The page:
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Whether it be for transportation, hanging out with friends after school, or just for style, both Skateboarders and Longboarders bring their boards to school and carry them throughout the day. But this may cause safety issues.
Security staff member Julie Campbell and assistant principal Crystal Haskins believe there are many issues with having boards in school. “There have been many near accidents involving skateboards,” said Ms. Campbell, “but no actual injuries have been reported to us.” Though no one has actually been injured by skateboards, they still have the potential for being a safety hazard for both skaters and non skaters alike. Some cosmetic damage to the paint on the curbs out front has become more noticeable recently.
Security does confiscate boards from students who misuse them. Students may retrieve them from the security office at the end of the day. “We have been more frequently taking boards more because students are riding them. [on school grounds],” Ms. Campbell said. Students are not allowed to ride, stand on, or even sit on boards during school hours. After school, the school grounds are private property and it is still illegal to skate there. Any action other than carrying or the sitting on boards is cause for confiscation.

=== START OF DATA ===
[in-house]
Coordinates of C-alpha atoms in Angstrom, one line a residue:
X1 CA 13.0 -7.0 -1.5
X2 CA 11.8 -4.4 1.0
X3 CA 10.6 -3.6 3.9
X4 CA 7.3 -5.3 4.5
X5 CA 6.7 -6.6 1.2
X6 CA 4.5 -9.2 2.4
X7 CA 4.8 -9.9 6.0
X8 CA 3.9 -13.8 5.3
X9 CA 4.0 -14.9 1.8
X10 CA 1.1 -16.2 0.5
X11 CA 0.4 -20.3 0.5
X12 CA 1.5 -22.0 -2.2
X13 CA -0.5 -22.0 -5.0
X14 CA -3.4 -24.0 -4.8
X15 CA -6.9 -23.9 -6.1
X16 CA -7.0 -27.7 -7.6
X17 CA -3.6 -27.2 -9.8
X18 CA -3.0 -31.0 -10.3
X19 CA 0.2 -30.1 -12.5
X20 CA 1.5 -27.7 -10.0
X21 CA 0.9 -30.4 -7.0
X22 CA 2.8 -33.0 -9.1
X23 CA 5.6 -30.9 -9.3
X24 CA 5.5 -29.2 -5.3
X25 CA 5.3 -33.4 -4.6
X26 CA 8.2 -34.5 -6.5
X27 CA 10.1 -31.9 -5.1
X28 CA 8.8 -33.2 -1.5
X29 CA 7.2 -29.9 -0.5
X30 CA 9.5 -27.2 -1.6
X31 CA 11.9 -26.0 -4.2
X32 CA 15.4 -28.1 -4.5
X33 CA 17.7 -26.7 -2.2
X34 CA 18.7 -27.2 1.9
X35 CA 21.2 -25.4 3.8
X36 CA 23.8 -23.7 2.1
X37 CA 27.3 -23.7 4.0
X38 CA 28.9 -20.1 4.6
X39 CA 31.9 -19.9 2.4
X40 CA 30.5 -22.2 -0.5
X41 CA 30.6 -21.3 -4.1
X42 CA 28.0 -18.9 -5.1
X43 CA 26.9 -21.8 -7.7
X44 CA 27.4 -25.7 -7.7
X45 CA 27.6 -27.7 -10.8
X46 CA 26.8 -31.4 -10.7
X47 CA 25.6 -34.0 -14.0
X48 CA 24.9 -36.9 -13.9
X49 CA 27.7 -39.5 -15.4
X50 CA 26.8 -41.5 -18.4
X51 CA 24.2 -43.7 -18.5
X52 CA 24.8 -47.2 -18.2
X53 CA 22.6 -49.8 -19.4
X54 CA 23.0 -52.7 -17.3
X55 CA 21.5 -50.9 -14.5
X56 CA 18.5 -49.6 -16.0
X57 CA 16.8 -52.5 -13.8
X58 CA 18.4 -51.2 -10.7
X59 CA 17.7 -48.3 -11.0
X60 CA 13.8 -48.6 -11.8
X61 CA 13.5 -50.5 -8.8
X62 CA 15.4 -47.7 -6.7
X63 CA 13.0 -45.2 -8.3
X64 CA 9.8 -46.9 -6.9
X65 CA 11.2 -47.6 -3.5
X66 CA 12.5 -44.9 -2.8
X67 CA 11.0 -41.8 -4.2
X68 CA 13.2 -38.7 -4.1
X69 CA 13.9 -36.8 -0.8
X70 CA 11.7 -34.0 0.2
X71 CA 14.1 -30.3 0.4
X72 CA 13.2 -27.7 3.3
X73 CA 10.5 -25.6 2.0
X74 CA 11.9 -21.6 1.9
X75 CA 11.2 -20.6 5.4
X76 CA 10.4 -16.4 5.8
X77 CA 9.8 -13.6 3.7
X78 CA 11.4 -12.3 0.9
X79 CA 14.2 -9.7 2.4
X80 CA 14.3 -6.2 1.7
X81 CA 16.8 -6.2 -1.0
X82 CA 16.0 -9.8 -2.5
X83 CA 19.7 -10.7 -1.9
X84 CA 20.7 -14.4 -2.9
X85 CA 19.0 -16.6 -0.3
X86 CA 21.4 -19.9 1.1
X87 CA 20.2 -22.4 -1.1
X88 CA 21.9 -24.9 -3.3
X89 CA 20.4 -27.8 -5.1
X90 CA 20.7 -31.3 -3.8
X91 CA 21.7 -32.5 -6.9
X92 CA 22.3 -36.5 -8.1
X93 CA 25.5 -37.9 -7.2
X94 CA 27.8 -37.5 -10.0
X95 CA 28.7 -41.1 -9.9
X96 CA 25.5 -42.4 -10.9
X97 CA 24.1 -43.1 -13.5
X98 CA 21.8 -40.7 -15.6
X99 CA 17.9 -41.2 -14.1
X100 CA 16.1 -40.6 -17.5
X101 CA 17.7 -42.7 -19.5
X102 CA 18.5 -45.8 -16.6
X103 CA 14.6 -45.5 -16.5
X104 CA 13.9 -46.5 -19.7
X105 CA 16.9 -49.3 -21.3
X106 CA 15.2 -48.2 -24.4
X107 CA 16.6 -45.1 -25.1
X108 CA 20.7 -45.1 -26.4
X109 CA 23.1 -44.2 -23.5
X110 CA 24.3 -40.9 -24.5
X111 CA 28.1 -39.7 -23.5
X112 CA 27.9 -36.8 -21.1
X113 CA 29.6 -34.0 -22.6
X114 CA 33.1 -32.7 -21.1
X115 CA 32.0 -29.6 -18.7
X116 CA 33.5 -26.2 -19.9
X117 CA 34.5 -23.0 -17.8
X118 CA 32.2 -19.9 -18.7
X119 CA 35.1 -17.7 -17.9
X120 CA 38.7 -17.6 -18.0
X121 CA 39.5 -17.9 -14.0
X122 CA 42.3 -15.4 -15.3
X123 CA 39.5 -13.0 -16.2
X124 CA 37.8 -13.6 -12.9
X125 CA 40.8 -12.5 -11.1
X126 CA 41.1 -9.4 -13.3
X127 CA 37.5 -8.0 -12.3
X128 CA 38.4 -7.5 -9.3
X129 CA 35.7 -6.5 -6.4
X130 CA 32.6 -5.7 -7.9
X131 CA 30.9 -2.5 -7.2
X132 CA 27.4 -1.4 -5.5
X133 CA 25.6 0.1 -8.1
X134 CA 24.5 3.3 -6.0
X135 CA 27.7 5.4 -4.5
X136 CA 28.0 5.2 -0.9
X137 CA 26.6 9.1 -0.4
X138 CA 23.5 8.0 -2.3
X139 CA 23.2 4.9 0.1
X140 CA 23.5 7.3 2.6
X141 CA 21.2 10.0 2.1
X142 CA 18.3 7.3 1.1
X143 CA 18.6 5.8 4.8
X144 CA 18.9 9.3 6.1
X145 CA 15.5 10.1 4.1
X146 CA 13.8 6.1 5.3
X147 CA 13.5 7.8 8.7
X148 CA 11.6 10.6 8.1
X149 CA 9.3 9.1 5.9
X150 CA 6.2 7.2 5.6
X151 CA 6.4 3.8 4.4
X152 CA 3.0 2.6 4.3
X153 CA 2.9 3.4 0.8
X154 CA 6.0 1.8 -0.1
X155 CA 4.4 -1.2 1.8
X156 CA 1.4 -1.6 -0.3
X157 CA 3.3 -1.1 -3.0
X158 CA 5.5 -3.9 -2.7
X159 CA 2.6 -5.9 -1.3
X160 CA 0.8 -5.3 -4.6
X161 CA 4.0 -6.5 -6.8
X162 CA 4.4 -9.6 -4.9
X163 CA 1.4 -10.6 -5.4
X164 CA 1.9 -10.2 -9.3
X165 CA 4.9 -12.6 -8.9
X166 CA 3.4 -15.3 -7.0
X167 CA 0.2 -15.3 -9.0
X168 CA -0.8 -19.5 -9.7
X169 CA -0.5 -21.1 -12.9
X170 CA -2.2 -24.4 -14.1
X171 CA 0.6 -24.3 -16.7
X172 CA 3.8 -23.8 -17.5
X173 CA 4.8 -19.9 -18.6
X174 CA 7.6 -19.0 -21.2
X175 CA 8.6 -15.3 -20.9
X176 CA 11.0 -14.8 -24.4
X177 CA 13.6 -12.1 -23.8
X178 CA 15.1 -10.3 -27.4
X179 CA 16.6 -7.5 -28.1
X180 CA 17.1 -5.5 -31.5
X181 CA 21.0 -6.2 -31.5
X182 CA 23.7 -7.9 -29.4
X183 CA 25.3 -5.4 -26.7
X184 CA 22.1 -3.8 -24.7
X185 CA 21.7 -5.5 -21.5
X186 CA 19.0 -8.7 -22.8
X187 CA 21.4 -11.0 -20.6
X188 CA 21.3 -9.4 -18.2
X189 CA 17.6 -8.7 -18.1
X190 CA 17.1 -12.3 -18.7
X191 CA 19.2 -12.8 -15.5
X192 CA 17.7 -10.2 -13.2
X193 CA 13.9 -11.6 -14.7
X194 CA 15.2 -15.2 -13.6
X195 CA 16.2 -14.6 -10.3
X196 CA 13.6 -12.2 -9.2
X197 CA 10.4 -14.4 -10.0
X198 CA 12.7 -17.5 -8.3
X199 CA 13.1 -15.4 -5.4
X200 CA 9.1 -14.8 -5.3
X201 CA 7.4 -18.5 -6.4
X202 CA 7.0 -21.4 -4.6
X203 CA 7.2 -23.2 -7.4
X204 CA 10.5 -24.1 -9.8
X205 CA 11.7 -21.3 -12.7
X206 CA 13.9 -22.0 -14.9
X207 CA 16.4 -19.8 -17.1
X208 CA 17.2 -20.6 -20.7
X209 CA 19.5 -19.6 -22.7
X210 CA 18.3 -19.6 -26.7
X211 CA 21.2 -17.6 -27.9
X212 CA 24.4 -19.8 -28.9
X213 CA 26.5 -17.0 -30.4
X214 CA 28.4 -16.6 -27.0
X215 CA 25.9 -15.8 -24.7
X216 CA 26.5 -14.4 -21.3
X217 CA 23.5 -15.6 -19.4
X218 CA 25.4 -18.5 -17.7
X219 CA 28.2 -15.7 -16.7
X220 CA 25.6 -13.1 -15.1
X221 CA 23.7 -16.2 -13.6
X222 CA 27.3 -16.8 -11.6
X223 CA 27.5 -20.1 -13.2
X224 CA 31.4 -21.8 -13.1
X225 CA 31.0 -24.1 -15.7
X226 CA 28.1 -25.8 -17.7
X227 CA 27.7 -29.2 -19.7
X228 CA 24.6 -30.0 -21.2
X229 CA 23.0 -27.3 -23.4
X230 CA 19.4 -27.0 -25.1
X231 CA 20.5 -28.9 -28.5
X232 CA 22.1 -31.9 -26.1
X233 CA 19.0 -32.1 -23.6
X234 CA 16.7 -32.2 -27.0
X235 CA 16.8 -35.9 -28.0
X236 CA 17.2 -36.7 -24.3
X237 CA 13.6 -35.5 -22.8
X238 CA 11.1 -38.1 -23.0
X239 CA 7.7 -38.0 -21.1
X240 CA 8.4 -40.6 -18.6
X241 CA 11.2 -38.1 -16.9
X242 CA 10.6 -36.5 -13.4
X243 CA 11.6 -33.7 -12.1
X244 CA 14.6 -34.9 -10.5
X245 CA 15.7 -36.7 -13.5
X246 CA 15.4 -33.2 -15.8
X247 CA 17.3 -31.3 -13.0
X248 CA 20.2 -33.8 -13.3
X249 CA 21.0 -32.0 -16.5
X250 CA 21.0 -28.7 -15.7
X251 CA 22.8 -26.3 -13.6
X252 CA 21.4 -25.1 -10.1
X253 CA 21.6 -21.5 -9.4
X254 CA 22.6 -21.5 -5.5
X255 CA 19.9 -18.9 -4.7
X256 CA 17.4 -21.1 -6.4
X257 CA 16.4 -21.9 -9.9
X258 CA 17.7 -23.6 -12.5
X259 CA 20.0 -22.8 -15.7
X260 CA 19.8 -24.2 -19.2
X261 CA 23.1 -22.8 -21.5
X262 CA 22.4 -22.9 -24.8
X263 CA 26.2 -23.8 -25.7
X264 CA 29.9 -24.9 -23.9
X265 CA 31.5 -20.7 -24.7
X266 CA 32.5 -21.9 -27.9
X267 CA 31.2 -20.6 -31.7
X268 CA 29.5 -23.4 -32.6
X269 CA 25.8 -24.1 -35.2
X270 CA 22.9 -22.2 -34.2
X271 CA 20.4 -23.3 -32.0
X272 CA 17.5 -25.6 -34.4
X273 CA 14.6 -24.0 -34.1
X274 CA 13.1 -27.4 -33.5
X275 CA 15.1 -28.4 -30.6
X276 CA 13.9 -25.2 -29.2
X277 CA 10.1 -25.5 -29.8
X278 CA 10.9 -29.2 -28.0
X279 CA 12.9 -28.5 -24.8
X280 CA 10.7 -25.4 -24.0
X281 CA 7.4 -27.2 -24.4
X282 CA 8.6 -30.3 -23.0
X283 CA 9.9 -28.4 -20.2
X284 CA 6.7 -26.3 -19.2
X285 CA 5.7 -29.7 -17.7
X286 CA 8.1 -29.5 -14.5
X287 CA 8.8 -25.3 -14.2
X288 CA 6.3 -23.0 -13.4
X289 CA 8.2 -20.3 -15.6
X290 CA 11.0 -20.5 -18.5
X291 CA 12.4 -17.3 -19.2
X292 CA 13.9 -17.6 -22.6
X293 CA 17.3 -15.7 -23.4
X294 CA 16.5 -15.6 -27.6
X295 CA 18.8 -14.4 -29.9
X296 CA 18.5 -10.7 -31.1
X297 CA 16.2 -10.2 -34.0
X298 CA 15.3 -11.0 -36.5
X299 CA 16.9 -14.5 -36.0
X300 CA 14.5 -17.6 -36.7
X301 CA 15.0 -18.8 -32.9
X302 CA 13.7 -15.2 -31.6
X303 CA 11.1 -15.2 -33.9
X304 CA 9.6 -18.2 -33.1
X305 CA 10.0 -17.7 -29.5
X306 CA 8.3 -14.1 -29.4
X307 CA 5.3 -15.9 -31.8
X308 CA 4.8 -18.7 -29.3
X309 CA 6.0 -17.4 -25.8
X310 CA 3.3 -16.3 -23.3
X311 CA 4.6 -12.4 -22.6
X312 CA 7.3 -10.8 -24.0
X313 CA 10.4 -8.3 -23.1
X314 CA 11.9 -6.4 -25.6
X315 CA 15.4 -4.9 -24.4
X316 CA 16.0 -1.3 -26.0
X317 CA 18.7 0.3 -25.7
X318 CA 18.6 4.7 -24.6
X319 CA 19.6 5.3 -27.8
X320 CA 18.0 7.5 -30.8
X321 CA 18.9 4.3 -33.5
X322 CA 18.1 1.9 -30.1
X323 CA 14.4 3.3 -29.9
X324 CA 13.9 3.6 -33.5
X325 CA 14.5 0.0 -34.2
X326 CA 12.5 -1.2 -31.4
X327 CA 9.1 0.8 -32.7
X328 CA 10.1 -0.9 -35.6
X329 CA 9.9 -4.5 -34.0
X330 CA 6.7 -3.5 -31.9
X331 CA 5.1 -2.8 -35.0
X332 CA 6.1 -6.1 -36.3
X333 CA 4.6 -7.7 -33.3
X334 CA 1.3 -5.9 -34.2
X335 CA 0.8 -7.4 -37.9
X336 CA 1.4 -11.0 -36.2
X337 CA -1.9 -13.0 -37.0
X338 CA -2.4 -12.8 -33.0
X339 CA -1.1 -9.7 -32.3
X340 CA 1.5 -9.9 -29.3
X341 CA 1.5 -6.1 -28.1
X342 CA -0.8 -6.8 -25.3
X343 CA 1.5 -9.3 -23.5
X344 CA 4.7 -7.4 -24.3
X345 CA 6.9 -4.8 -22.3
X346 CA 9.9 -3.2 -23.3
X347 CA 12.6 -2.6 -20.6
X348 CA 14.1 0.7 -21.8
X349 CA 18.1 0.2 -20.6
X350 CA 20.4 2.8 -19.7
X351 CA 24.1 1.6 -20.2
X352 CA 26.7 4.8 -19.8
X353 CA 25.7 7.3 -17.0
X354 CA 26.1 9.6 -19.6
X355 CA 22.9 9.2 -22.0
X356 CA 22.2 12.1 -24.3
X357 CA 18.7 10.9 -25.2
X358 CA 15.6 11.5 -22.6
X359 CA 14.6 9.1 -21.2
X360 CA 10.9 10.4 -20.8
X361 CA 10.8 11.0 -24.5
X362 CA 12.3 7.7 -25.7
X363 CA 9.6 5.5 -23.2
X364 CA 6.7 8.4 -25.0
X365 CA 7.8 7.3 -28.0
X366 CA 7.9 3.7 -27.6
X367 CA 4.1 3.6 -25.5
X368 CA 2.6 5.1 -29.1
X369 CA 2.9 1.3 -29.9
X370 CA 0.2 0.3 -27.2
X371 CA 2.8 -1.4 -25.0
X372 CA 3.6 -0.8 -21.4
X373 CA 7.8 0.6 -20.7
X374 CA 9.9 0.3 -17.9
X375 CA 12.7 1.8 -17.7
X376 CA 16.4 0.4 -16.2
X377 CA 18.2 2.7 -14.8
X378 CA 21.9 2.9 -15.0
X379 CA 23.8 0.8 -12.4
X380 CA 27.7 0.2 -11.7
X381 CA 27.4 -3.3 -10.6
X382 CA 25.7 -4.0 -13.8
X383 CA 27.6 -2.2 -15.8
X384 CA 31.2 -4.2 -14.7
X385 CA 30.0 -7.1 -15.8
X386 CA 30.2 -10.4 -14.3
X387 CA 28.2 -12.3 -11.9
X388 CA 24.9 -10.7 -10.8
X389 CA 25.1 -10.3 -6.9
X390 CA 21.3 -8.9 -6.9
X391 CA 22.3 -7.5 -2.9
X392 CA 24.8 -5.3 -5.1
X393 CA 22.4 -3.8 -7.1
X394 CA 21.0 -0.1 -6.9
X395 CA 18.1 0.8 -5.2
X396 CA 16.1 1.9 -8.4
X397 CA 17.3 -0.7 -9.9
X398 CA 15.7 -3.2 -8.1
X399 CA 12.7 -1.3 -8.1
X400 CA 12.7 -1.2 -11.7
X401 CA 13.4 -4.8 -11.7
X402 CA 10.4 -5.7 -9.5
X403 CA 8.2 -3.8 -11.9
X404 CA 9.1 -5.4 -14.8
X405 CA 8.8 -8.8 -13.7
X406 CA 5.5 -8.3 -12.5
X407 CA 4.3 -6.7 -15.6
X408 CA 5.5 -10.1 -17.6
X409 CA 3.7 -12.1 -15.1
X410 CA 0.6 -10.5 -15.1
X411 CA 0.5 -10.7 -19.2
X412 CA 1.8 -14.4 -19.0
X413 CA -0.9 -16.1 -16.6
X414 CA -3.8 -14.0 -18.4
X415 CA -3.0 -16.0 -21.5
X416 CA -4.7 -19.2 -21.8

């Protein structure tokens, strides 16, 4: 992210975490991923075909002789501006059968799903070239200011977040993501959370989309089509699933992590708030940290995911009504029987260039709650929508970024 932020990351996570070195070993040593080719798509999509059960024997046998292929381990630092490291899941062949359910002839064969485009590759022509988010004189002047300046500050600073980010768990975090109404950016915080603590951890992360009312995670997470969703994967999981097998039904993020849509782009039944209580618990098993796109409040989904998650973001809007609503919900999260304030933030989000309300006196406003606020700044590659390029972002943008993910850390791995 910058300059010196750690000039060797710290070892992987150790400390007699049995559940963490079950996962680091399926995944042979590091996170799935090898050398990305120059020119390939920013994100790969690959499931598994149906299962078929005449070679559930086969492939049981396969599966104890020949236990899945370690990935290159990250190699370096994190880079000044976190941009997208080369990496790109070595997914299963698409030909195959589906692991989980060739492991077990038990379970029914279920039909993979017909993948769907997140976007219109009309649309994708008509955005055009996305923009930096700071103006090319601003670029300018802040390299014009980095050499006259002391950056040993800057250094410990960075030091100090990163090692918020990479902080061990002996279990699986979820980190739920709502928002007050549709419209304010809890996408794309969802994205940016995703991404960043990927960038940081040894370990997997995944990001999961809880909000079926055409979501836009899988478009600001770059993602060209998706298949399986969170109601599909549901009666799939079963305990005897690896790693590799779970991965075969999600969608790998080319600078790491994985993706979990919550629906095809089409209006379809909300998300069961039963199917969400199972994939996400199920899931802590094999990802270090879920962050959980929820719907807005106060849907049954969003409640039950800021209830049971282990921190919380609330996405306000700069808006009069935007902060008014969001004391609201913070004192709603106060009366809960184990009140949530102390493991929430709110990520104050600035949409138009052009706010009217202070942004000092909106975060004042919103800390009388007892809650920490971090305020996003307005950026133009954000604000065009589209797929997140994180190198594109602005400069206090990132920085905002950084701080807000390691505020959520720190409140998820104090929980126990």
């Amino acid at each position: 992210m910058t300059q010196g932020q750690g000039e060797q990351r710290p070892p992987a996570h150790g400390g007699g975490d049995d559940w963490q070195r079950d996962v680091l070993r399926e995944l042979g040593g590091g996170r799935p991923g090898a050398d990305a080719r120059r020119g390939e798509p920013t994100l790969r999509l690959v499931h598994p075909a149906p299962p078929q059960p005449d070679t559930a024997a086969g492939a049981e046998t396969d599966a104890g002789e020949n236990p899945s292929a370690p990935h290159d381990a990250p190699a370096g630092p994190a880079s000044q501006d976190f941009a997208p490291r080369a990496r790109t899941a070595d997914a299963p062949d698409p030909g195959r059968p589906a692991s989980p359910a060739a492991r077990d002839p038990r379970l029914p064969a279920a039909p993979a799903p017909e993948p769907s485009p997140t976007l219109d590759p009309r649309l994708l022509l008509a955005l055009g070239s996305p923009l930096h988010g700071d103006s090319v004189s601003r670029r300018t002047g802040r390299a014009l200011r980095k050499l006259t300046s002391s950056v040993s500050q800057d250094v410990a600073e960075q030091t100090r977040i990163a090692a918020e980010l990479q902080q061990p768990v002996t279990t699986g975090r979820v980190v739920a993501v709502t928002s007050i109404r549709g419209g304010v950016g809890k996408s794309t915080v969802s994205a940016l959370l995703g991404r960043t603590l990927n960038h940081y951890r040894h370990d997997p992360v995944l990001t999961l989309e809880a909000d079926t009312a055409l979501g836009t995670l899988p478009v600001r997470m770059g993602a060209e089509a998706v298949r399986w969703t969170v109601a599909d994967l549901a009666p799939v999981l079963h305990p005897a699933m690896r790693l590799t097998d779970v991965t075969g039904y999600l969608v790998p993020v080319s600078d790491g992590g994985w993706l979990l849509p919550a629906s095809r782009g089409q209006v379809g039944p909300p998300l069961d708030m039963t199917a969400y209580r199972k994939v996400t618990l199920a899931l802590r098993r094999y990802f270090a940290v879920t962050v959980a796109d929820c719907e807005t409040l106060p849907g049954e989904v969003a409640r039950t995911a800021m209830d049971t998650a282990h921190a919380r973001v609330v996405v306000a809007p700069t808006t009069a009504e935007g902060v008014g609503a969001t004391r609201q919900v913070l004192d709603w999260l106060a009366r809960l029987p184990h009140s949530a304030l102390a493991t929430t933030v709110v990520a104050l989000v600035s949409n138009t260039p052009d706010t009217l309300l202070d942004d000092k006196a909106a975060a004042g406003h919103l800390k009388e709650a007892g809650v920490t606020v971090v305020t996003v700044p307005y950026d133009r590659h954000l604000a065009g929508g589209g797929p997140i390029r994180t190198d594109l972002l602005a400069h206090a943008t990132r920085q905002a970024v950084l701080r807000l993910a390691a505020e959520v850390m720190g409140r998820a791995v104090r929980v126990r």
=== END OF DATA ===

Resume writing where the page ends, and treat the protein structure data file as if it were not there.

Most students carry their boards. However, some are able to store them in their in lockers. “There isn’t a place for boards in general,” Mrs. Haskins said. She also said that boards technically are not allowed in school because they are a safety hazard and can cause distractions.
As far as board sizes, there are currently no measurement restrictions on length, width, or weight of boards. Students are expected to keep their board with them if they choose to carry it around school. Going around corners, walking down the hallway, going up or down stairs, the board must be kept close to the student’s body to minimize the chance of someone getting hit with the boards.
No use of boards being used as weapons has been reported at Jamestown. However, “A few years ago, a kid was hit in the head with a truck [of a skateboard] and was almost killed on impact,” School Resource Officer Mike Ferriero said about an incident that happened elsewhere.
Another problem students may encounter with their boards is inappropriate graphics for school.
Boards come with one of millions of graphics, and more are created and designed every day. Naturally, some of these designs are not school appropriate. Mrs. Haskins said there have been a few isolated incidents regarding graphics. But for the most part, students with boards need to keep their graphic to the same guidelines as the dress code; Nothing sexual, distracting, referencing drugs, or promoting violence.